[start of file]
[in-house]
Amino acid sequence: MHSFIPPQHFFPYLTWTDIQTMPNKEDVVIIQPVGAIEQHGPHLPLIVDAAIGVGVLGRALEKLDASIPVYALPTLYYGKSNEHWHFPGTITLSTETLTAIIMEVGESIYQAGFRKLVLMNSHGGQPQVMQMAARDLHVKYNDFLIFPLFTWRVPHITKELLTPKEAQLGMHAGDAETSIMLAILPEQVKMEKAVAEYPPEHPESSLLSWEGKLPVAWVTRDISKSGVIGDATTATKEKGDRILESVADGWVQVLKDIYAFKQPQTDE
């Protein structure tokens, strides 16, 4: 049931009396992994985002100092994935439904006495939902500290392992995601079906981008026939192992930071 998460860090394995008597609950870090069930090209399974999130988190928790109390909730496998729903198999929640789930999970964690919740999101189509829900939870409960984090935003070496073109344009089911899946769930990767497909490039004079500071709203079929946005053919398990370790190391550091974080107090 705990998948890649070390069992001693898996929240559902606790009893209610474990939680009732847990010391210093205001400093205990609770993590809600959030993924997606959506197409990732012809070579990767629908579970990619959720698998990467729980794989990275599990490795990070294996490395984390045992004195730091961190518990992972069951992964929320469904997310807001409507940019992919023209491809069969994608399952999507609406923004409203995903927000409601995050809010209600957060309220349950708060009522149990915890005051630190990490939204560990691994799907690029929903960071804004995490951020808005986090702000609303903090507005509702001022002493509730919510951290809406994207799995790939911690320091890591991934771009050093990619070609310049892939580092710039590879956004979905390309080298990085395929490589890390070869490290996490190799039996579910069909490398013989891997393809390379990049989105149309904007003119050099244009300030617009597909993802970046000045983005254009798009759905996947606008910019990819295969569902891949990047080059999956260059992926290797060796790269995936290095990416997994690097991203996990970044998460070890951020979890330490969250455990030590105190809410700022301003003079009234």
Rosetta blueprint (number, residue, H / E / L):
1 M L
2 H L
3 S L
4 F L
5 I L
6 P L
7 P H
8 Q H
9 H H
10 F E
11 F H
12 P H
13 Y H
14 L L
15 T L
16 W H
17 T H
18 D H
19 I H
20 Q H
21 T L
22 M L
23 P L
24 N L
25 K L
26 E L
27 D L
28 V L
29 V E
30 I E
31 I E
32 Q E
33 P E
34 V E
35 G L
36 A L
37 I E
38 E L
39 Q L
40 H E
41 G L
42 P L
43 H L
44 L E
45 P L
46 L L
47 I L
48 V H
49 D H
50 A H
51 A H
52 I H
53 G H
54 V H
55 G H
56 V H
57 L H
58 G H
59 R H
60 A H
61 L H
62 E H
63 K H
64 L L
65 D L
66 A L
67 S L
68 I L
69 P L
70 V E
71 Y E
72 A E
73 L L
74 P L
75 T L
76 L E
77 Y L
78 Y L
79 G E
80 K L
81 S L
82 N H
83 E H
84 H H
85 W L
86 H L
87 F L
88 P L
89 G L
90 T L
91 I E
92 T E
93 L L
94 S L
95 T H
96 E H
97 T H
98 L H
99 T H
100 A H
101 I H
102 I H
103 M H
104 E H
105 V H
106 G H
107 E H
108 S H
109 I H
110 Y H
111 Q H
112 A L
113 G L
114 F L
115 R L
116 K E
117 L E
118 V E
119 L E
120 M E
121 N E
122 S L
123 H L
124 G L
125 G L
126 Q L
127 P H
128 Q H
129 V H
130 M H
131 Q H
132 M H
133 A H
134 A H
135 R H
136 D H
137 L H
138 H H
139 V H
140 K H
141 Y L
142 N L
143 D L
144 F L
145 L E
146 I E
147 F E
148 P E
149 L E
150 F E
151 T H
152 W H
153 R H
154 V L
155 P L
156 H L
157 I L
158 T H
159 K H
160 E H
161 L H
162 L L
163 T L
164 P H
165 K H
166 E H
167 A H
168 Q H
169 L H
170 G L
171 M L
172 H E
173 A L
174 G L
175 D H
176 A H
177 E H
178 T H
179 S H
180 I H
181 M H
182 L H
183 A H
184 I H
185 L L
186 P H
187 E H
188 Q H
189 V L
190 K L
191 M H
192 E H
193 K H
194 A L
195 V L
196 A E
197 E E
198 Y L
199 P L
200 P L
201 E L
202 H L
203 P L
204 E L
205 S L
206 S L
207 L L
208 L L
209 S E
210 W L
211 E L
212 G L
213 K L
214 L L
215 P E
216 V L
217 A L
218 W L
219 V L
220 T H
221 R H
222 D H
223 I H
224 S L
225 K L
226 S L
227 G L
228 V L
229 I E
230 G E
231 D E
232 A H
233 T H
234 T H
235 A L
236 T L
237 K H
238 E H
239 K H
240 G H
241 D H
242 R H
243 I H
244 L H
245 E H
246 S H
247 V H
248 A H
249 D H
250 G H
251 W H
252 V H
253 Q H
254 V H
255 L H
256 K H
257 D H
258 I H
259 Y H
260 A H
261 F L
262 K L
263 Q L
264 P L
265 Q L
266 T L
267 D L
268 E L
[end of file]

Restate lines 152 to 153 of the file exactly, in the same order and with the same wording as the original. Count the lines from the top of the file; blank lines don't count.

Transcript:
148 P E
149 L E